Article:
Every seminar except three (“Diesel Engines,” “Practical Marine Weather,” and “Boat Handling on the Water”) are included in our VIP packages. The cost is $449 for a four-day VIP pass and $549 for the five-day pass. Both VIP passes give attendees access to their choice of 24 seminars. Visit our ticketing site (www.goo.gl/WVoCZm) to see how being a VIP maximizes your experience. TrawlerFest–Baltimore seminars run Tuesday, Sept. 25 – Saturday, Sept. 29. In-Water Boat Show is open Thursday, Sept. 27 – Saturday, Sept. 29.
Open 10 a.m.–5 p.m. (Seminar participants enter in-water boat show free on day of seminar.)
Questions? Contact Jennifer at email@example.com or (954) 761-7073.
Interested in being an exhibitor or sponsor? Contact Ryan Davidson at (954) 328-7573 or firstname.lastname@example.org.
In “Safety and Navigation With Radar, Chartplotters, and AIS,” marine author/illustrator Bob Sweet and Furuno senior product manager Eric Kunz will discuss the recent rise of solidstate multifrequency radar that is replacing the pulse technology originally developed during the Battle of Britain. This course will explore what this change means for today’s radar consumers and operators. The instructors will discuss the latest uses for AIS technology and share navigation techniques and tips on how to get the most from today’s modern multifunction displays (MFDs), regardless of brand.
“Safety and Survival at Sea” is taught by a team of veterans, Mario Vittone and Michael Carr. The goal of the seminar is for attendees to develop the kind of safety mindset that separates professional mariners, who rarely call for help, from recreational mariners, who often do. A retired U.S. Coast Guard rescue swimmer, Vittone has become a national expert on immersion hypothermia, drowning, sea survival, and safety at sea. Carr is a veteran boat handler and weather expert, who, after graduating from the Coast Guard Academy, served in the U.S. Coast Guard, Merchant Marine, and Army.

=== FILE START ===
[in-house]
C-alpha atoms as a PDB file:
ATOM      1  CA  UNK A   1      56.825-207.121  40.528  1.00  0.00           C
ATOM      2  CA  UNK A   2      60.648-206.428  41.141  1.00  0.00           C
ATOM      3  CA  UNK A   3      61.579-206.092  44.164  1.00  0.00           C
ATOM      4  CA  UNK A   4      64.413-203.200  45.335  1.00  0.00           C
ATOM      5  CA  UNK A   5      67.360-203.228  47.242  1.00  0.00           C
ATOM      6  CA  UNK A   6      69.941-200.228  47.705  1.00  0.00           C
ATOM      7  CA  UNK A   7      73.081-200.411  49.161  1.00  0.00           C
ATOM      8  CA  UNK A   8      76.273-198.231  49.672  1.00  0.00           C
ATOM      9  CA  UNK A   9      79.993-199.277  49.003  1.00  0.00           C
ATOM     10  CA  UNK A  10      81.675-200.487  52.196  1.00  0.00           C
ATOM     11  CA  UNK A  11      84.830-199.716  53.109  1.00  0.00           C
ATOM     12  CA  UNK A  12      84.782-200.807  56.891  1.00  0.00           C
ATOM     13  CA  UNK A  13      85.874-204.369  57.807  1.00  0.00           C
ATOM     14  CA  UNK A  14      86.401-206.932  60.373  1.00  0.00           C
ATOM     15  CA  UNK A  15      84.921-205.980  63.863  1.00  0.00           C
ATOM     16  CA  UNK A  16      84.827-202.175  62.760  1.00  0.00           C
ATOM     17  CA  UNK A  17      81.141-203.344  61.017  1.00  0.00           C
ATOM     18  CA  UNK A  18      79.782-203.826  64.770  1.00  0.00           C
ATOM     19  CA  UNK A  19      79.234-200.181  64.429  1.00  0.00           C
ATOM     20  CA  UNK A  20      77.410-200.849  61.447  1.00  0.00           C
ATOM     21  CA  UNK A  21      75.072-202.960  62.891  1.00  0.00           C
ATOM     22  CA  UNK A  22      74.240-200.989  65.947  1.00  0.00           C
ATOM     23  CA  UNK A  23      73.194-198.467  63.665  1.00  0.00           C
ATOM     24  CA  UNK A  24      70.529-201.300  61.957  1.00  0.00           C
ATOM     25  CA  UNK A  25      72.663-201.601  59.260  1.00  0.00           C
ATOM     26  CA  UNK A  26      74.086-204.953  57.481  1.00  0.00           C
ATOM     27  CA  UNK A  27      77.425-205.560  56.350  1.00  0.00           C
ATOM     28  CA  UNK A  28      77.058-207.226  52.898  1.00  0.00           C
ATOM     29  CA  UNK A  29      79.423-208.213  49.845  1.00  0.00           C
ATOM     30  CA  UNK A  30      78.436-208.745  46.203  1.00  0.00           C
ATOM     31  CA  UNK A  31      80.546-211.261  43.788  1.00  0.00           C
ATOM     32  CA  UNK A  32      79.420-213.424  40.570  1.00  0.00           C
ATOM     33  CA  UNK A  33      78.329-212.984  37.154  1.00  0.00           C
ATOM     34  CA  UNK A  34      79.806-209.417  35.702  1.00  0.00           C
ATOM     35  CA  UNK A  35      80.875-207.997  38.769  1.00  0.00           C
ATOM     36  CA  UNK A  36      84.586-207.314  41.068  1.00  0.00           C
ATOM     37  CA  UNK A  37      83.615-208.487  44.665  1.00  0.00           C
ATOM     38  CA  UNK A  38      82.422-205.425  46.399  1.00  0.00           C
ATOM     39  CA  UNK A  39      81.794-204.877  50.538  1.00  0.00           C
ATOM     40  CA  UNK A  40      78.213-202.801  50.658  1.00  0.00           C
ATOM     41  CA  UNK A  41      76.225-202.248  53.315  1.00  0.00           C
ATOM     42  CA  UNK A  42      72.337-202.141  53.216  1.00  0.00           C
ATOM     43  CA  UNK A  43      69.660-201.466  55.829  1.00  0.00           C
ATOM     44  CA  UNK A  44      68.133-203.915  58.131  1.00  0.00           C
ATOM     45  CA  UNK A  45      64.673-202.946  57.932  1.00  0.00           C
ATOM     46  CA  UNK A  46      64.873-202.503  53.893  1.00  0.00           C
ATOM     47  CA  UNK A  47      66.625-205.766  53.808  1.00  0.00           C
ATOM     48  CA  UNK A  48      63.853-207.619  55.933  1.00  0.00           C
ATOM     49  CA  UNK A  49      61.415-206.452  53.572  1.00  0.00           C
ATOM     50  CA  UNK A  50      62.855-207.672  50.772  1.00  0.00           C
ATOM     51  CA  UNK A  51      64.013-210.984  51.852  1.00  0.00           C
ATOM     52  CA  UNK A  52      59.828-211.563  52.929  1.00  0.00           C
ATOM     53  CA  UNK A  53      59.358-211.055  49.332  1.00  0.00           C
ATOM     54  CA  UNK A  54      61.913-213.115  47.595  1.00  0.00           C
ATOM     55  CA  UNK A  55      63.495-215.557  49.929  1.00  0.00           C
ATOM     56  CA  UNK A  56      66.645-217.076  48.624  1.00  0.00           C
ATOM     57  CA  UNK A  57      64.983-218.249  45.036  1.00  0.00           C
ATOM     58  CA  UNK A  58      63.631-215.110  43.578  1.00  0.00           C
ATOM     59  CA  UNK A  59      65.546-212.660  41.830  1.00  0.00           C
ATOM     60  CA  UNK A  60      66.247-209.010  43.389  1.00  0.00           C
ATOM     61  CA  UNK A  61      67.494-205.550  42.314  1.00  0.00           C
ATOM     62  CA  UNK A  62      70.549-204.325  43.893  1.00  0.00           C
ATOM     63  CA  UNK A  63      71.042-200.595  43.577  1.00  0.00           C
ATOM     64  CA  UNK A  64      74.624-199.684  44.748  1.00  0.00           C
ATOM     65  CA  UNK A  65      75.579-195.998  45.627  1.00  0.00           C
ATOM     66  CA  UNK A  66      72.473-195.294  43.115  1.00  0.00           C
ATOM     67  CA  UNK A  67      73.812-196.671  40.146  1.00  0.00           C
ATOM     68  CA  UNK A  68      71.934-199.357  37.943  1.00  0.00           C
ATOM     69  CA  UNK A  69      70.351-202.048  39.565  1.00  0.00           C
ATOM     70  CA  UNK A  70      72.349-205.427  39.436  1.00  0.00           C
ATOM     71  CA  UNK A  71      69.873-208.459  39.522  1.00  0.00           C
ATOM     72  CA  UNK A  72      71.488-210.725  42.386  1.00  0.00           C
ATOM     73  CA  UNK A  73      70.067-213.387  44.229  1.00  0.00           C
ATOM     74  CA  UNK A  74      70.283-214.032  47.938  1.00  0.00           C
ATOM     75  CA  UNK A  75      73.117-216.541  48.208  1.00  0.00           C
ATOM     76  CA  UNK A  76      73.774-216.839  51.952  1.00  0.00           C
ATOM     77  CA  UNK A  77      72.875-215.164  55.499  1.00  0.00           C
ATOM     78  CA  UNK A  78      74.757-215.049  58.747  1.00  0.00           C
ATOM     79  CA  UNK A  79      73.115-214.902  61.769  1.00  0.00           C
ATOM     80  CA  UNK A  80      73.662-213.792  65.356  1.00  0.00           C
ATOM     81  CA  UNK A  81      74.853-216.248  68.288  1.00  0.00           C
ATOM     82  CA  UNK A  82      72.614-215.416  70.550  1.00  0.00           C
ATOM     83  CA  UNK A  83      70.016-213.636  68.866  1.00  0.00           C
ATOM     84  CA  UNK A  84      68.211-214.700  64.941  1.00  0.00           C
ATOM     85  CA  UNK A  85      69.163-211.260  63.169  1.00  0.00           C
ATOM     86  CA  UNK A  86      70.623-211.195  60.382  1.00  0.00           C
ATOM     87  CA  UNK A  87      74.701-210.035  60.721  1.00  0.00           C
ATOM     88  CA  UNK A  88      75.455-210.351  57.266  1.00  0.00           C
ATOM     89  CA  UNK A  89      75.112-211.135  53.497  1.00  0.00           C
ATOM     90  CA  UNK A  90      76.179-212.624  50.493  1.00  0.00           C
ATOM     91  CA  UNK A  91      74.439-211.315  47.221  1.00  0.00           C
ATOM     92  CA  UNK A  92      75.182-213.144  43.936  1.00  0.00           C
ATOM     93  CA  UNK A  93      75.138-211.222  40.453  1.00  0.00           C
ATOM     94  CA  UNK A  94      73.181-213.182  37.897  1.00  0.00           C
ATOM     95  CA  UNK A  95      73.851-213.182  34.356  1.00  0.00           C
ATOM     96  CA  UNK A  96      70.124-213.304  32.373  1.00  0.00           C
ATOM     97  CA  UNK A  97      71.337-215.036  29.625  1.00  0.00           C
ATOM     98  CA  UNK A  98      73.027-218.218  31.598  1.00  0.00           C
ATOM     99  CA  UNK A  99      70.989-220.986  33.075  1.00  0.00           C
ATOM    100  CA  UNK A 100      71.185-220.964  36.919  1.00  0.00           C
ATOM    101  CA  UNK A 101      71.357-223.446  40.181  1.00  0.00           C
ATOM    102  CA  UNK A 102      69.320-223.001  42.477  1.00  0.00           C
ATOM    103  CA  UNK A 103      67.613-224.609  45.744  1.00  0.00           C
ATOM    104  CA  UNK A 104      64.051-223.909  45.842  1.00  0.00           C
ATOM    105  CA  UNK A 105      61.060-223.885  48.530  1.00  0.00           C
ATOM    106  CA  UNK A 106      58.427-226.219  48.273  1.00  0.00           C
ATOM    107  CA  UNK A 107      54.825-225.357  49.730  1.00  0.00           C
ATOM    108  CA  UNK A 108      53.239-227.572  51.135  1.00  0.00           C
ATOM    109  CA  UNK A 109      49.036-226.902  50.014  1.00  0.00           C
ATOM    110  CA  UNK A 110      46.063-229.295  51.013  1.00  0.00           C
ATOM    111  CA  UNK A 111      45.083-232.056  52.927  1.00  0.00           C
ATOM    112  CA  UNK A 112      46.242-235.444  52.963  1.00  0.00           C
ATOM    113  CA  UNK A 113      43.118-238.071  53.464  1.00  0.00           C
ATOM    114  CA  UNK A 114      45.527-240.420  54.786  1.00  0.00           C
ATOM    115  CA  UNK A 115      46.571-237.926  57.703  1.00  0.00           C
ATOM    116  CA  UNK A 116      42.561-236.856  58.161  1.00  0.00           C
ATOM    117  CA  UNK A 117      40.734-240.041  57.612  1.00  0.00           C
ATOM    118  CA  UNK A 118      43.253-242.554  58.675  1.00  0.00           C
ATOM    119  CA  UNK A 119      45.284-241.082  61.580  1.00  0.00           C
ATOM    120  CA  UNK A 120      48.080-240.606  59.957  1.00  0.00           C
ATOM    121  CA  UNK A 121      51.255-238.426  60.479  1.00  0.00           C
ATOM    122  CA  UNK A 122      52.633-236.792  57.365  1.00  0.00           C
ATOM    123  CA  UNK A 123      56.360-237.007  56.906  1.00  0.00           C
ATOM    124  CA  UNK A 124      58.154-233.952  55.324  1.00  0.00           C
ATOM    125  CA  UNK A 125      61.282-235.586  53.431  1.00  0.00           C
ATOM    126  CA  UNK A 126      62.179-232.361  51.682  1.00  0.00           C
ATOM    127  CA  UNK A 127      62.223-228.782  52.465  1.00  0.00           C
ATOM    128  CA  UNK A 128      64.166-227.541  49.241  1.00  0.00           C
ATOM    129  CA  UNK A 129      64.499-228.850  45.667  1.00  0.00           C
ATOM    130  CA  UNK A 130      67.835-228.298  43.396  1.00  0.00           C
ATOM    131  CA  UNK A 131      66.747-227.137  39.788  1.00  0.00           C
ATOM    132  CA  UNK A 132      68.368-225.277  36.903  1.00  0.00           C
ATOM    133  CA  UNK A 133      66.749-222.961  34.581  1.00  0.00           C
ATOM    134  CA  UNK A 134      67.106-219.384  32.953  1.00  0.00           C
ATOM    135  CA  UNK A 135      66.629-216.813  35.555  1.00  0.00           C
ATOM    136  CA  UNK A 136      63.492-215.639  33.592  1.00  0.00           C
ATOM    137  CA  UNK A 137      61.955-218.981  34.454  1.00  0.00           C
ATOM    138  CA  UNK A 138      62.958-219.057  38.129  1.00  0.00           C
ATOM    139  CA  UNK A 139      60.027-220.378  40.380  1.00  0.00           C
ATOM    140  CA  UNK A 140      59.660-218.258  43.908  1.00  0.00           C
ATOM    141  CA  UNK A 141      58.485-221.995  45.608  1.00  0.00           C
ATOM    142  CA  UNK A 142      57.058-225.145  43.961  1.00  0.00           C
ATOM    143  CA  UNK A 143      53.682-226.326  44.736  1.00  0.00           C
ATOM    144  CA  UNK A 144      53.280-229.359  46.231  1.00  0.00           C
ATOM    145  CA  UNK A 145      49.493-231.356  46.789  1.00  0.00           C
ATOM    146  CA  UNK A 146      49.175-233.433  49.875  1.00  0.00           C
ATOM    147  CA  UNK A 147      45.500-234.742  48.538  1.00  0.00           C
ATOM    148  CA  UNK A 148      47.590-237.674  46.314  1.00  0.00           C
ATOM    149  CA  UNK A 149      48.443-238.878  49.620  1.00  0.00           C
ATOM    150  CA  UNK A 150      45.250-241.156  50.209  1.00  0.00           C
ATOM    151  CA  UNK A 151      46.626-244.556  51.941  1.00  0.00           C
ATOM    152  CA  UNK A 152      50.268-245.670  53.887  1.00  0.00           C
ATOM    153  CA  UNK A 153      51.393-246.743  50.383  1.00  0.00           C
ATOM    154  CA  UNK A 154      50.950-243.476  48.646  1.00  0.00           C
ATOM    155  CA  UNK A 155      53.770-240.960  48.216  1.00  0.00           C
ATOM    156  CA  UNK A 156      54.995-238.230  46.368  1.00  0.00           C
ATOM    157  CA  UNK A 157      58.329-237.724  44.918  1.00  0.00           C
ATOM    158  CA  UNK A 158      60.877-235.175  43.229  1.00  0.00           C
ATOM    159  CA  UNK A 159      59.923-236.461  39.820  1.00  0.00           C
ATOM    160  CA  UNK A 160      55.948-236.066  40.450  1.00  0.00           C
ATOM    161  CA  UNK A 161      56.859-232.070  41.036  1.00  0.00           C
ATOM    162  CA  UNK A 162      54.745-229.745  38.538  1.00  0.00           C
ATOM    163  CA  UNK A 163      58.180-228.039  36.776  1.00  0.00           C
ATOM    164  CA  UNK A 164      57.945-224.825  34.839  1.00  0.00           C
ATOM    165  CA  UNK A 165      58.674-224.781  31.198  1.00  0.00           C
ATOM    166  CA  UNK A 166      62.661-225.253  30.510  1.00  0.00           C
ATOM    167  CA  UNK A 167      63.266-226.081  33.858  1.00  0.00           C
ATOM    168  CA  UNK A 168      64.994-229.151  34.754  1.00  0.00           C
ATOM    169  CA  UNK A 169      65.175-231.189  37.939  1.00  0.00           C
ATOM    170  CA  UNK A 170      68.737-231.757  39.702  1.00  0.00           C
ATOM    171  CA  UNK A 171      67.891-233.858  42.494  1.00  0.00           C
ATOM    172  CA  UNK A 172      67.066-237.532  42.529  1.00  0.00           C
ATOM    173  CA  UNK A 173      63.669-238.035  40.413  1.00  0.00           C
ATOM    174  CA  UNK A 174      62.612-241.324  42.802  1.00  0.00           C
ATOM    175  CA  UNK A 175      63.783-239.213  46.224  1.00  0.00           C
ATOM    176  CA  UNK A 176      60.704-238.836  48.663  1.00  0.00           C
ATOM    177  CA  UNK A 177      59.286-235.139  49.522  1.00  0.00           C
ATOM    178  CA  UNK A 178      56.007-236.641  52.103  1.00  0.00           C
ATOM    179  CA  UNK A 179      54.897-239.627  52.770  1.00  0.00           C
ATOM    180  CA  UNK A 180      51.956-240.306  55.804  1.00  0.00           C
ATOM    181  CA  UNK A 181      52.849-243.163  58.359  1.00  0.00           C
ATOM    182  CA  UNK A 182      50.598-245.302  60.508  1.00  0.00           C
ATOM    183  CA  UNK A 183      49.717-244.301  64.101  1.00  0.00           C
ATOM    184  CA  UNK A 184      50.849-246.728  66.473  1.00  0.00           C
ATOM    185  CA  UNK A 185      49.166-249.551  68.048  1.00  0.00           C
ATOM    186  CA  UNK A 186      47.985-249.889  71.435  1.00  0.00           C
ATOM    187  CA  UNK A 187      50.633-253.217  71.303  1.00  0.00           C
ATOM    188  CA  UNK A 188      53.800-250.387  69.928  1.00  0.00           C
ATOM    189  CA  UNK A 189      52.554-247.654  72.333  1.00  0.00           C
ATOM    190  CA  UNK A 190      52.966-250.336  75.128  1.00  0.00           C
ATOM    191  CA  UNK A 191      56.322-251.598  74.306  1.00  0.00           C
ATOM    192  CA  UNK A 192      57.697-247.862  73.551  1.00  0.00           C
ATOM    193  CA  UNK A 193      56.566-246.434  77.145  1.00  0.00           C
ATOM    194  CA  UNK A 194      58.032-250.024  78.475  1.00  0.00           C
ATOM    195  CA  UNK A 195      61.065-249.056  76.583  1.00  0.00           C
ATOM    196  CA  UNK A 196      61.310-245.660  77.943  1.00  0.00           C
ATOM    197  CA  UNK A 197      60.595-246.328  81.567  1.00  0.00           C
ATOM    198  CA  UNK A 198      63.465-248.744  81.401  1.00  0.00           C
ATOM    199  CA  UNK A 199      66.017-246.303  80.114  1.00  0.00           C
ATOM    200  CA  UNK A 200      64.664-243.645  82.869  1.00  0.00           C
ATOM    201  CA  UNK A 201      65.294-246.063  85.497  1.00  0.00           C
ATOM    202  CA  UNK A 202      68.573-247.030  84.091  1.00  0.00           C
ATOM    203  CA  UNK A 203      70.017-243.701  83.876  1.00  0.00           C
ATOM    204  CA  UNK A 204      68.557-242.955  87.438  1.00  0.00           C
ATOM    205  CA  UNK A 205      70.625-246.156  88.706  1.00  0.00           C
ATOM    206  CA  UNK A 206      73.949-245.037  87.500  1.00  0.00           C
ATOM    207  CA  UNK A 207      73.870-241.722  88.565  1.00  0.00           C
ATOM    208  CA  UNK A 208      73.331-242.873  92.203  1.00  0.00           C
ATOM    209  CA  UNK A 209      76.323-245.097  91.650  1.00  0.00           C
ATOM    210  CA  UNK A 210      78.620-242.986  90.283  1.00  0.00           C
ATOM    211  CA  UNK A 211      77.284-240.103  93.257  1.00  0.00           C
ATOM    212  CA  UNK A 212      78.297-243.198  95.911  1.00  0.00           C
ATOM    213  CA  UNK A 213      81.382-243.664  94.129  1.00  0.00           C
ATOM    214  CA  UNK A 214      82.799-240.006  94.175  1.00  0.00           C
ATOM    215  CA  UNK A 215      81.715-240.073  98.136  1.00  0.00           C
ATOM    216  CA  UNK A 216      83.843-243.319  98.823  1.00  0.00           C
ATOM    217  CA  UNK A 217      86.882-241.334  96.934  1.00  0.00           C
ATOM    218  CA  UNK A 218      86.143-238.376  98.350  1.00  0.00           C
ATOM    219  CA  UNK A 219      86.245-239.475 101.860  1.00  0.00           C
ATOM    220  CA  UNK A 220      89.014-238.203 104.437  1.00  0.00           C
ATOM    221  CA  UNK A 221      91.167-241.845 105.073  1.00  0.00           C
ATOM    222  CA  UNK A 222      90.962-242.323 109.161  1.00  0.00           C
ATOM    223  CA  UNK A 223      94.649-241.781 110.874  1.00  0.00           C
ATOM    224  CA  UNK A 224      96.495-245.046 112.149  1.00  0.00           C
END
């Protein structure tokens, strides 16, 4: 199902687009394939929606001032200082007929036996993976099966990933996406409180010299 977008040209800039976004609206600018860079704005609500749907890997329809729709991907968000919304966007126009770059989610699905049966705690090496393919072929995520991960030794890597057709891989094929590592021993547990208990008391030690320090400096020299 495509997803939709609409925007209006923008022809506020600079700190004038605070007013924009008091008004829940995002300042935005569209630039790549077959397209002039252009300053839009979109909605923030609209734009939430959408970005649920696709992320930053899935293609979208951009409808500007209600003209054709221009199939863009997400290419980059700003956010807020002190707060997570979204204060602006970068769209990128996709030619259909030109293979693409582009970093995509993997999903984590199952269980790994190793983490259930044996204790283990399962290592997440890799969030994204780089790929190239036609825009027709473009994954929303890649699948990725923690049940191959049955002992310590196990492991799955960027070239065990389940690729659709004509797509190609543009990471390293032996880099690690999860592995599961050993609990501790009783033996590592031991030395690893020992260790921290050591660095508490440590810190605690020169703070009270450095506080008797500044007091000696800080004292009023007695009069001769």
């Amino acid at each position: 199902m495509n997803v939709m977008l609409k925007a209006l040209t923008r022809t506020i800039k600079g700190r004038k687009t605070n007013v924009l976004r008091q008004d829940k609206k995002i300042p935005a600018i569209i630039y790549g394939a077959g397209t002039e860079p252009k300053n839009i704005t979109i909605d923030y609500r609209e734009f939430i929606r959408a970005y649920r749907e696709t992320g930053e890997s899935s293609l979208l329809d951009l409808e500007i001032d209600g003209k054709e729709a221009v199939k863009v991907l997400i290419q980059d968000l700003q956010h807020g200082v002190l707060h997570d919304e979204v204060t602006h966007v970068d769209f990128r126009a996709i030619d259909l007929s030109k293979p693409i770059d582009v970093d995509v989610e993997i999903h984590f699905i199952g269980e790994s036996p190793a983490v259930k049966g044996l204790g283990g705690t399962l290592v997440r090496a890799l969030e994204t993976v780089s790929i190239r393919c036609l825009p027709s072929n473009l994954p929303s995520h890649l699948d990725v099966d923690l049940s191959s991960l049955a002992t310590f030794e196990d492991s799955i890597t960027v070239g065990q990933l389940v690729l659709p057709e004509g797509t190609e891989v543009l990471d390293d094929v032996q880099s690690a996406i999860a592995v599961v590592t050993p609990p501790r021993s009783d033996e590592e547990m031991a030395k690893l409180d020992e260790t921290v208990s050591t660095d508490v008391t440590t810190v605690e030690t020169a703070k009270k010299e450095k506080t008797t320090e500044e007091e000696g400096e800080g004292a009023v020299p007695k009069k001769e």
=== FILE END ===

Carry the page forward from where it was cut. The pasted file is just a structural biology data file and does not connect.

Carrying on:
“Boat Handling on the Water” will earn you the certificate, but in order to get onto a boat for this limited-registration class, attendees need to take the prerequisite seminar “Boat Handling Illustrated.” Together these courses will develop skills in close-quarters maneuvering and docking and build boat-handling confidence. Bob Sweet is the author of several marine titles including Powerboat Handling Illustrated and The Instant Handbook of Boat Handling, Navigation and Seamanship.
THE STATS TELL THE STORY
A few months back, the U.S. Coast Guard released their annual report on recreational boating accidents, compiled from operators who were involved in these incidents.
2017 showed a year-over-year 3.9% decrease in accidents. Injuries dropped dramatically, as well, down 9.4%. And deaths fell 6.1% to a total of 658. However, the USCG notes that while fatalities were down from 2016, 2016 and 2017 had the highest number of deaths in the past five years. Additional stats include: • The fatality rate was deaths per registered recreational vessels This rate represents a decrease from last year’s fatality rate of 5.9%. •Property damage totaled approximately million • !lcohol continued to be the leading known contributing factor to fatal boating accidents.
• Operator inattention improper lookout operator in experience machinery failure and alcohol use ranked as the top five primary contributing factors in accidents.
• Of the fatalities for which this information was reported the operator of the vessel had no boating safety instruction in 81% of the cases.